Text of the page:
If you’re a neophyte to the obstacle racing scene, as I am, this is the book for you. That’s not to say that it wouldn’t be useful for someone with some experience, but if you’re a competitive racer looking to shave time off your runs to boost your standings, I suspect you might want more detail on some topics (e.g. details on various approaches for getting over/under/through/around particular obstacles and more explanations of variations on obstacles.) That said, this book hits the Goldilocks zone for someone who has no idea what they are doing, but would like to give some form of obstacle race a try. (i.e. Not so much information as to be overwhelming, but not so little that you’ll be unprepared to have a good run.)
It’s a short book, less than 200 pages, arranged into 18 chapters that are in turn divided into five sections. The first section introduces one to obstacle course racing. While this sport / social event (there are both competitive and non-competitive participants involved in most races and some events are more about comradery than competition) has been growing wildly in popularity in recent years, there will be many readers who are completely unaware of it. However, by the end of these first three chapters you’ll have a thorough sketch of the scene. The rest of the book goes through what one needs to do long before the race (e.g. picking a race, training [general fitness as well as obstacle-specific], and dieting), immediately before the race (e.g. dressing for the race and eating / hydrating for the race), during the race, and after the race (e.g. recovery, choosing a next race, and moving forward with your participation.)
I found this book to be packed with valuable information (e.g. The mantra DON’T WEAR COTTON ON RACE DAY will be forever etched into your brain.) I found Schlachter’s practical, no-nonsense approach to be a breath of fresh air. For example, with respect to diet, her advice is sparse but invaluable. Basically, it boils down to “eat good food in the portions needed for your body.” It may sound like I’m being dismissive, but I’m not. I appreciate her making sense on the subject and not drawing it out with fad baloney diet (figuratively or literally) quackery. (Pet peeve: I really don’t like hearing about people’s ludicrous ideas about how one can eat a pound of bacon a day, but you’ll die if a slice of wheat bread or a wedge of orange goes in your mouth.)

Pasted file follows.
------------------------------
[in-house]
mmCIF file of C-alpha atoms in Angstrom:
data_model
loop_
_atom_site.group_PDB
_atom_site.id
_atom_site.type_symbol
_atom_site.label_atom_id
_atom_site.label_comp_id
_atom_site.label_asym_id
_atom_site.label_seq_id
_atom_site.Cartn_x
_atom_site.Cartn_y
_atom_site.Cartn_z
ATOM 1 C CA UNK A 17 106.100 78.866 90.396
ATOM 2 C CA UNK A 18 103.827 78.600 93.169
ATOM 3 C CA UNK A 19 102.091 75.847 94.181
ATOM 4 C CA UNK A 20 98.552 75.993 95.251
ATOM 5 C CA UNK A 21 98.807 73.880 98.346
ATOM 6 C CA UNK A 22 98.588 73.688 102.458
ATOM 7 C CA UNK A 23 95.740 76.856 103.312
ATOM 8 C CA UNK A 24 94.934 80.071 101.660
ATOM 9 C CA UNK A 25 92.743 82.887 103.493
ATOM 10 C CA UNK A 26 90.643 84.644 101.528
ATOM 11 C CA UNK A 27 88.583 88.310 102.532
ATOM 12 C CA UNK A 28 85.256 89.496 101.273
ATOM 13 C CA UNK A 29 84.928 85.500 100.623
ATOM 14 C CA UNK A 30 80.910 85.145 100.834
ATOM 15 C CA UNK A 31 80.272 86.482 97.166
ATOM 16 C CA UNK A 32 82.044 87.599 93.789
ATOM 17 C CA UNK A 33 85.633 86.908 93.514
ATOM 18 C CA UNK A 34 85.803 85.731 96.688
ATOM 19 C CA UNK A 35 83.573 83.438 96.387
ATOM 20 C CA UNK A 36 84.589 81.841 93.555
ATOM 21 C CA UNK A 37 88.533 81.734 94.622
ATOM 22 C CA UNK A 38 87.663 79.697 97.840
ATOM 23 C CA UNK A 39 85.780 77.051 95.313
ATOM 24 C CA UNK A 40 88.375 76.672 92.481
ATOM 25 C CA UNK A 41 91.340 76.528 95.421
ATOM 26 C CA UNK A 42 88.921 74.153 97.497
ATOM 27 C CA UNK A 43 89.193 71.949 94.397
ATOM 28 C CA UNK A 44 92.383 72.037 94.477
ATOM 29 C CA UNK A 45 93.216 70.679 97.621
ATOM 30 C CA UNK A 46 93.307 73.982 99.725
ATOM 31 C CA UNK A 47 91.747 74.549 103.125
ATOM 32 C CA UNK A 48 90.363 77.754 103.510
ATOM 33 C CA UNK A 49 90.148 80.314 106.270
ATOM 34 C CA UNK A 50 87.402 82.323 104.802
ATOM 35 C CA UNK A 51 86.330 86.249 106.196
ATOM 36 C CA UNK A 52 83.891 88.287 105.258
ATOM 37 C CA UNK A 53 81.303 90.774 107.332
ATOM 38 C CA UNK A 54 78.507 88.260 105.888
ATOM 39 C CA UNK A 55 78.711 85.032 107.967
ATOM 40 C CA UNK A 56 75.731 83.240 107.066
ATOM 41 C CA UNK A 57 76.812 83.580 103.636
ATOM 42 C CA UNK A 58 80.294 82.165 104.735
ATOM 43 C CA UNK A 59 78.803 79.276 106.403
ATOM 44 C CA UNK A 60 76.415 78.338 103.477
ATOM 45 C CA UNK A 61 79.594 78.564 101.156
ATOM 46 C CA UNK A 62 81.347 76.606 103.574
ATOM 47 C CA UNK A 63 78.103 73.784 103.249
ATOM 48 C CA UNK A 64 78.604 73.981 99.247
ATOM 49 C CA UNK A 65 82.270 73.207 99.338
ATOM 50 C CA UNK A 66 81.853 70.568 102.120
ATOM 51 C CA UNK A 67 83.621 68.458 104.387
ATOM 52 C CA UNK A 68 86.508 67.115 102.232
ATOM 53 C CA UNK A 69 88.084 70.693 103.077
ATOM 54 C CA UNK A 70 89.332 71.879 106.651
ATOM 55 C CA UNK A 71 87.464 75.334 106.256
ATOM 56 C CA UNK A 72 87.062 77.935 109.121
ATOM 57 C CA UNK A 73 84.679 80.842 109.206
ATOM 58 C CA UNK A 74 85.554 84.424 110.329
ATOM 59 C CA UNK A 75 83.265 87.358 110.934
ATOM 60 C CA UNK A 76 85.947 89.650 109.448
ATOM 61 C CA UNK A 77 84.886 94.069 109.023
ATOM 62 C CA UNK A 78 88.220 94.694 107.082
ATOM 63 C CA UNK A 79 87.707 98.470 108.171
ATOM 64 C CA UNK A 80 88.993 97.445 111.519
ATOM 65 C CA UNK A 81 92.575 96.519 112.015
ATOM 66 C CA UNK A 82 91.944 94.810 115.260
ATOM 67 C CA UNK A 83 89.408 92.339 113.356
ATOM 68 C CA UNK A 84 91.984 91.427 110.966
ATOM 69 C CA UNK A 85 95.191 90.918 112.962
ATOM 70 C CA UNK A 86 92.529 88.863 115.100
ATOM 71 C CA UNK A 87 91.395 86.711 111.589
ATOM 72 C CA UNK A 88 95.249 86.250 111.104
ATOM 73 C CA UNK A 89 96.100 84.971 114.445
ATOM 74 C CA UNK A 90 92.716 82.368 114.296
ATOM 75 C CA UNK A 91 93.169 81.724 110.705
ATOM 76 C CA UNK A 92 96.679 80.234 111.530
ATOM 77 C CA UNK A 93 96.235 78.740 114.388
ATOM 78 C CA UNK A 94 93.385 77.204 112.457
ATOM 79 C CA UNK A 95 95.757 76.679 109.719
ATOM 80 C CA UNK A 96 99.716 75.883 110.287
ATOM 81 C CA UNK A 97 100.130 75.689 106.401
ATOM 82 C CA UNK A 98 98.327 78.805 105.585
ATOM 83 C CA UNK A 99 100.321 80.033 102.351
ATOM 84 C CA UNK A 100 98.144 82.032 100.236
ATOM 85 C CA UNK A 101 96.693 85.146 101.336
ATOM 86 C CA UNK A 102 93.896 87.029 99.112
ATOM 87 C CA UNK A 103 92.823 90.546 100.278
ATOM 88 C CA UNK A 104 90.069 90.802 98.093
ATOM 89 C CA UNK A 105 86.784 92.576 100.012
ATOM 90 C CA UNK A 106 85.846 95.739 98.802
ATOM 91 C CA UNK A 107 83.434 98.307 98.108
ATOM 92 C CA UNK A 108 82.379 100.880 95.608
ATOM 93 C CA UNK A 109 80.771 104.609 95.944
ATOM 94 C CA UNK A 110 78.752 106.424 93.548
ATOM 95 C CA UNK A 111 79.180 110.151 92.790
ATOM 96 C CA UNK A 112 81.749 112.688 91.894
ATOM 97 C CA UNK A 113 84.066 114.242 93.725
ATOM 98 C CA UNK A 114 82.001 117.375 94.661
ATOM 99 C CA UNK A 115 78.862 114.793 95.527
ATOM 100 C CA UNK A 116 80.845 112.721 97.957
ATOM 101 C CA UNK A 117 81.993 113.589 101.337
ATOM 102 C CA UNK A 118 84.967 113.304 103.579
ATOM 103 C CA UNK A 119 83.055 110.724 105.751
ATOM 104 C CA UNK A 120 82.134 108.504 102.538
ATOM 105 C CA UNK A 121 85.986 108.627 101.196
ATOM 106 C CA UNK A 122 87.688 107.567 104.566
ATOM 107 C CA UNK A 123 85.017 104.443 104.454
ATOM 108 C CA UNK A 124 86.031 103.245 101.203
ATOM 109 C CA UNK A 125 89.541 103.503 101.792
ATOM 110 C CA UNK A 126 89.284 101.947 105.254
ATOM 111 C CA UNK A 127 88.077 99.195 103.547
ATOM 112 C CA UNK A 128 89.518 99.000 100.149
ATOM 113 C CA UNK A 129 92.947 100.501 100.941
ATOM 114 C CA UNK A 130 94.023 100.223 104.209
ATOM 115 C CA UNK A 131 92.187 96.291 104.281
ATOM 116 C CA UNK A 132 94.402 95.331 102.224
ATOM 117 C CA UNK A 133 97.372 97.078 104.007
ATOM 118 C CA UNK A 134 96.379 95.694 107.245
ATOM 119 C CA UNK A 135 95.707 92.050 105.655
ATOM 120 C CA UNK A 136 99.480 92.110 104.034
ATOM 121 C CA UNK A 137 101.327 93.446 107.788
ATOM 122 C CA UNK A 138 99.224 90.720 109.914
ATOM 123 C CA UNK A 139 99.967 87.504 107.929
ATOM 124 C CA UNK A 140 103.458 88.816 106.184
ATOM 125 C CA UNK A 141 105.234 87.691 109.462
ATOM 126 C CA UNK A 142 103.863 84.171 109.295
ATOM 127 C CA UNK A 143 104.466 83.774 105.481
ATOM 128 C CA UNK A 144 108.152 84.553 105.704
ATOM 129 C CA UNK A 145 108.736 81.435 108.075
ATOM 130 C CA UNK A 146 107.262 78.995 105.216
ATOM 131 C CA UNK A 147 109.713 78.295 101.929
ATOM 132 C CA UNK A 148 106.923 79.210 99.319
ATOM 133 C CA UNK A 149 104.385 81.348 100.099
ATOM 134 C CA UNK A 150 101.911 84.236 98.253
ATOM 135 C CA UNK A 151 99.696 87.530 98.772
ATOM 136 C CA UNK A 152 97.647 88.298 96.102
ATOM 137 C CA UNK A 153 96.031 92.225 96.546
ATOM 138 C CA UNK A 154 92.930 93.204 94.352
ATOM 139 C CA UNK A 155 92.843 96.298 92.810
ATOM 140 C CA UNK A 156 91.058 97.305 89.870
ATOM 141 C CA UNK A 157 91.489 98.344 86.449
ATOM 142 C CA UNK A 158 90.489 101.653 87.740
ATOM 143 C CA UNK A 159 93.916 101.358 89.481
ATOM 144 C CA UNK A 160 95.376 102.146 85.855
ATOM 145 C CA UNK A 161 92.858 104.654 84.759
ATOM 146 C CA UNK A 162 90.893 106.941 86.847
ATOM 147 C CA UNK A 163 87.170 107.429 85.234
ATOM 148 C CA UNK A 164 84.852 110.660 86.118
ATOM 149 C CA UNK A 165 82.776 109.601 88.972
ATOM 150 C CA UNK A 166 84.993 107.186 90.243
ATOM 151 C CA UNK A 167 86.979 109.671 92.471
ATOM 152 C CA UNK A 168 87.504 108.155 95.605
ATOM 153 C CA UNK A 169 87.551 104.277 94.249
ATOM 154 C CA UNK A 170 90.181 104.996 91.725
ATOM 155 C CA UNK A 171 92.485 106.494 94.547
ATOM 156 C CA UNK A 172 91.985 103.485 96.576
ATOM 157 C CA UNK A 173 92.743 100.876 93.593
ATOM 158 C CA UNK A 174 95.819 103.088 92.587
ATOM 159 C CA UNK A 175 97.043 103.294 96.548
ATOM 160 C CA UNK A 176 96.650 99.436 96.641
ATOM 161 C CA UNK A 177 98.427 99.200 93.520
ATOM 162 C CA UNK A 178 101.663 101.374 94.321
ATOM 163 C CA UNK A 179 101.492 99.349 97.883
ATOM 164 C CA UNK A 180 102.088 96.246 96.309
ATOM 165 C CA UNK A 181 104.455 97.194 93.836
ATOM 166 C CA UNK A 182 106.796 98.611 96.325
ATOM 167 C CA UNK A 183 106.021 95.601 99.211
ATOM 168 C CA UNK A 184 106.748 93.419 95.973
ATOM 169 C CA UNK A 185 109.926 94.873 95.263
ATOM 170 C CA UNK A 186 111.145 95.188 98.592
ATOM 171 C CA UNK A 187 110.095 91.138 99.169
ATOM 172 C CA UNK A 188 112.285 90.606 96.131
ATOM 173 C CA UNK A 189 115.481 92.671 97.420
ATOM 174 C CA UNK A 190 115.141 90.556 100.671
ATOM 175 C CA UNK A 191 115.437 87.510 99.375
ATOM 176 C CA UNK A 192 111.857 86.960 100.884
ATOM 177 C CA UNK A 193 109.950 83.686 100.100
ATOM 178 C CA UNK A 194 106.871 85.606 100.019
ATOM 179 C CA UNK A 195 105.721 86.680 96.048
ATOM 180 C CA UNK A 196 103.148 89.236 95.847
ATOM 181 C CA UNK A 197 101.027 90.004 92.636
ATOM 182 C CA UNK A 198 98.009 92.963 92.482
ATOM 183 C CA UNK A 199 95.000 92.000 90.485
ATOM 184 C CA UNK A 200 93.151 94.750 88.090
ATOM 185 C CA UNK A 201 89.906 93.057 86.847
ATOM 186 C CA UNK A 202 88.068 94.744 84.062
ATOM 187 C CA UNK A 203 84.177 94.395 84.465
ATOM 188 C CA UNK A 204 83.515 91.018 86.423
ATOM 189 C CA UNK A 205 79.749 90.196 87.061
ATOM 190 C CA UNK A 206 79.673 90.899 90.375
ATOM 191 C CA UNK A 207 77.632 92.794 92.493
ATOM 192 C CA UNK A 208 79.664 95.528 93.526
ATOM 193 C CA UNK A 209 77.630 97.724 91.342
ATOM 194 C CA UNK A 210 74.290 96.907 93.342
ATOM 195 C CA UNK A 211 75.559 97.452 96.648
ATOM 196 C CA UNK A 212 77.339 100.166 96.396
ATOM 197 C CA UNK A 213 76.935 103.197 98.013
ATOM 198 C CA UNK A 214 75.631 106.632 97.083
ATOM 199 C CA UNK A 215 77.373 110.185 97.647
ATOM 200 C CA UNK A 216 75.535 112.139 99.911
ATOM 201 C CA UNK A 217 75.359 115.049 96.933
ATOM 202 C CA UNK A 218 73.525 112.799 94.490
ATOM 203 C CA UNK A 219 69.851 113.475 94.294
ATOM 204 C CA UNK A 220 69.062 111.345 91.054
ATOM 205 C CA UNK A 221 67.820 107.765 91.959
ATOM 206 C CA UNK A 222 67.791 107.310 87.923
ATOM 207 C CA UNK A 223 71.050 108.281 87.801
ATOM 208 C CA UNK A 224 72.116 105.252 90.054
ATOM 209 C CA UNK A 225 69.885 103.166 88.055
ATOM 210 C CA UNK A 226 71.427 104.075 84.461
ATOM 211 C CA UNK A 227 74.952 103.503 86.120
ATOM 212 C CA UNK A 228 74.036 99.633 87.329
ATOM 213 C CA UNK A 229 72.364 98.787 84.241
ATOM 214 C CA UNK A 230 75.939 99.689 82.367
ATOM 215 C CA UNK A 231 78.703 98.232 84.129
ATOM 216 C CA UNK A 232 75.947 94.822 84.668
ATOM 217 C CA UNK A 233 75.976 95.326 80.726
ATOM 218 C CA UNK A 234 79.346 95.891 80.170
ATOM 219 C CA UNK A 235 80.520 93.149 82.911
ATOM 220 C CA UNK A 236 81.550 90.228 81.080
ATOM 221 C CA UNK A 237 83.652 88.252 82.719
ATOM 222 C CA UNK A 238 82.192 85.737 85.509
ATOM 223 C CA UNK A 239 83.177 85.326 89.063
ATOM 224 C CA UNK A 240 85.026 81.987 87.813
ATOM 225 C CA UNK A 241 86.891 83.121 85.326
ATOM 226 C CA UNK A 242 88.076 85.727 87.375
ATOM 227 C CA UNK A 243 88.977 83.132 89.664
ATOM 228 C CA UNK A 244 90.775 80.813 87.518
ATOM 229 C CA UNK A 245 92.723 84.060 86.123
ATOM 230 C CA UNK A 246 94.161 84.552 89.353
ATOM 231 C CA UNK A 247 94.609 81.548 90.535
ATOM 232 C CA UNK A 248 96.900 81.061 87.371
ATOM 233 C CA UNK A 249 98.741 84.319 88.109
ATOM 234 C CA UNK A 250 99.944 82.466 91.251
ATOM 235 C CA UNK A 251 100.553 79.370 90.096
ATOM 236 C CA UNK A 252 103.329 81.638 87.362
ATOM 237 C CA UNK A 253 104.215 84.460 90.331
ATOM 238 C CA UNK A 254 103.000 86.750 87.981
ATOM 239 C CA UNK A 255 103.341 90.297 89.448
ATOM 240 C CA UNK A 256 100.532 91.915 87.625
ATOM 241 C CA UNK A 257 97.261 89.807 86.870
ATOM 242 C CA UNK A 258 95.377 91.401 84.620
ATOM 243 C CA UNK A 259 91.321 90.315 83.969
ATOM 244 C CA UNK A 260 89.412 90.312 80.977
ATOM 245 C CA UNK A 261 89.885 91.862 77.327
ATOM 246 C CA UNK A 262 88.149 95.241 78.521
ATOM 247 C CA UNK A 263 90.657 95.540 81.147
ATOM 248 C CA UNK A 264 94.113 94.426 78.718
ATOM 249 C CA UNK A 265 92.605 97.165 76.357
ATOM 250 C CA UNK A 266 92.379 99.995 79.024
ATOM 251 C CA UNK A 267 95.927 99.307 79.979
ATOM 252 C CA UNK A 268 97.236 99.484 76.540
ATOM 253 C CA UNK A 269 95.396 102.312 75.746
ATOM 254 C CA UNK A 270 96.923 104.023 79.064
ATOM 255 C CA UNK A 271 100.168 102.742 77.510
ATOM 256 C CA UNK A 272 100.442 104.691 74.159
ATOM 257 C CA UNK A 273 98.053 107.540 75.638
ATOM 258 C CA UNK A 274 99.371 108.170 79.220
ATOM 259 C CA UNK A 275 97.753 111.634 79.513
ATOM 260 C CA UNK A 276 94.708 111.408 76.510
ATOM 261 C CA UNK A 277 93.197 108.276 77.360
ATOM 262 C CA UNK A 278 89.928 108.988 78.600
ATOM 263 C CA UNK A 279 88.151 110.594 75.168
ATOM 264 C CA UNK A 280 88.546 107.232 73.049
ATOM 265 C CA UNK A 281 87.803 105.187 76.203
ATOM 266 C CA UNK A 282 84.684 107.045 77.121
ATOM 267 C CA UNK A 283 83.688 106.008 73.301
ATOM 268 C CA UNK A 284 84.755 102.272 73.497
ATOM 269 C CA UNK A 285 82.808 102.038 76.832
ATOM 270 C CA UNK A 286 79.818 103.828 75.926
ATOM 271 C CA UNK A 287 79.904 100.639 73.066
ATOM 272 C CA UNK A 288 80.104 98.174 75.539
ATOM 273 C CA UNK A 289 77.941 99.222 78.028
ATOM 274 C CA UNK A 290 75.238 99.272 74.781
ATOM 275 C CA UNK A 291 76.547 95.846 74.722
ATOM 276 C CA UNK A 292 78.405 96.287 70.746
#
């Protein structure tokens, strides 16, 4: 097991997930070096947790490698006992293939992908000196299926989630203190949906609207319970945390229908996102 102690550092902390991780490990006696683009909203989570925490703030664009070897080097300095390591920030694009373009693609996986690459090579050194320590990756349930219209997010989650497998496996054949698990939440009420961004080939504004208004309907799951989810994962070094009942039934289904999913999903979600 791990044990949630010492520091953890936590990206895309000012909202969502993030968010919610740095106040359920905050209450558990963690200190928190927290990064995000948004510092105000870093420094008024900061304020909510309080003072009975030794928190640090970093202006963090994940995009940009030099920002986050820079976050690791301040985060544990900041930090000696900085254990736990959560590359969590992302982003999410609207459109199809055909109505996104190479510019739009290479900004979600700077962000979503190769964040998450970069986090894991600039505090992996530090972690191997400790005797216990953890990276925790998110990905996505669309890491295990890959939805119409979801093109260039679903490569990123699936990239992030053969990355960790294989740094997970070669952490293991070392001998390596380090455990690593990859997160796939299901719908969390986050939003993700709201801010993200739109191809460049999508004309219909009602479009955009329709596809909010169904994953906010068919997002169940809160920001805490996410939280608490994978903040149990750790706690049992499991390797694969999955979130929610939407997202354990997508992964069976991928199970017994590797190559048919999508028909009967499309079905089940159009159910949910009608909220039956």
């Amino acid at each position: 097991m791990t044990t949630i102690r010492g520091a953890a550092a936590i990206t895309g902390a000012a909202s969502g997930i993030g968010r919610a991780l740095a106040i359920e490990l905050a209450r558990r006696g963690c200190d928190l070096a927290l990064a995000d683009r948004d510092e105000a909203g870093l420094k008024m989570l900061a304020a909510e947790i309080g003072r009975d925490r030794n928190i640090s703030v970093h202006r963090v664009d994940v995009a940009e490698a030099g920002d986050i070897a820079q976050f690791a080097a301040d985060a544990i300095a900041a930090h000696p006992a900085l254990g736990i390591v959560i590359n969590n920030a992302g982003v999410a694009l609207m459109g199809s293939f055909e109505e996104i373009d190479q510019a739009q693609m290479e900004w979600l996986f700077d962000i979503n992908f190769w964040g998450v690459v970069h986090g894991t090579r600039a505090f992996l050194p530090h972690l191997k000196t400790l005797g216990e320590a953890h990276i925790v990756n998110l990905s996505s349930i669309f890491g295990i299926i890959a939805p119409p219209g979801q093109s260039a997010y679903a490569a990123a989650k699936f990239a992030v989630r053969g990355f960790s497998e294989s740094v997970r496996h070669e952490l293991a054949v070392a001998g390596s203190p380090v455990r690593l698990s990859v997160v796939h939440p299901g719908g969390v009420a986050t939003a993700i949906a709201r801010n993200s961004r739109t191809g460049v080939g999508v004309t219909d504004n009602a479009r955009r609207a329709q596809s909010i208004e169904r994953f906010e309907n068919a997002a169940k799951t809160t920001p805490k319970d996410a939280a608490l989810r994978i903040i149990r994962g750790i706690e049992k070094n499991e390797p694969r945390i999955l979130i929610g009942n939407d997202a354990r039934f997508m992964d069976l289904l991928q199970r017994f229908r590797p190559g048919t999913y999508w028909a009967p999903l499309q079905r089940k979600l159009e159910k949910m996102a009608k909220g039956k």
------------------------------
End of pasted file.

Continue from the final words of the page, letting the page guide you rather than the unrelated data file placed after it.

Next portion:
There are several nice features of this guide that I’ll mention specifically. One is that it has a chapter that shares insights from other high performing obstacle course racers. This gives one some useful and varied advice. Second, it actually shows one how to make a couple of obstacles, e.g. walls and spear targets, that are either common or challenging. Finally, it gives one tips for making this an affordable hobby. (If you’re at the stage of reading this book, you’ll probably have to pay the entry fee out of pocket—no sponsors– and have little to no chance of running well enough to earn winnings.)
If you’re considering running an obstacle race, whether a mud run or an obstacle course race, I’d recommend you give this book a read.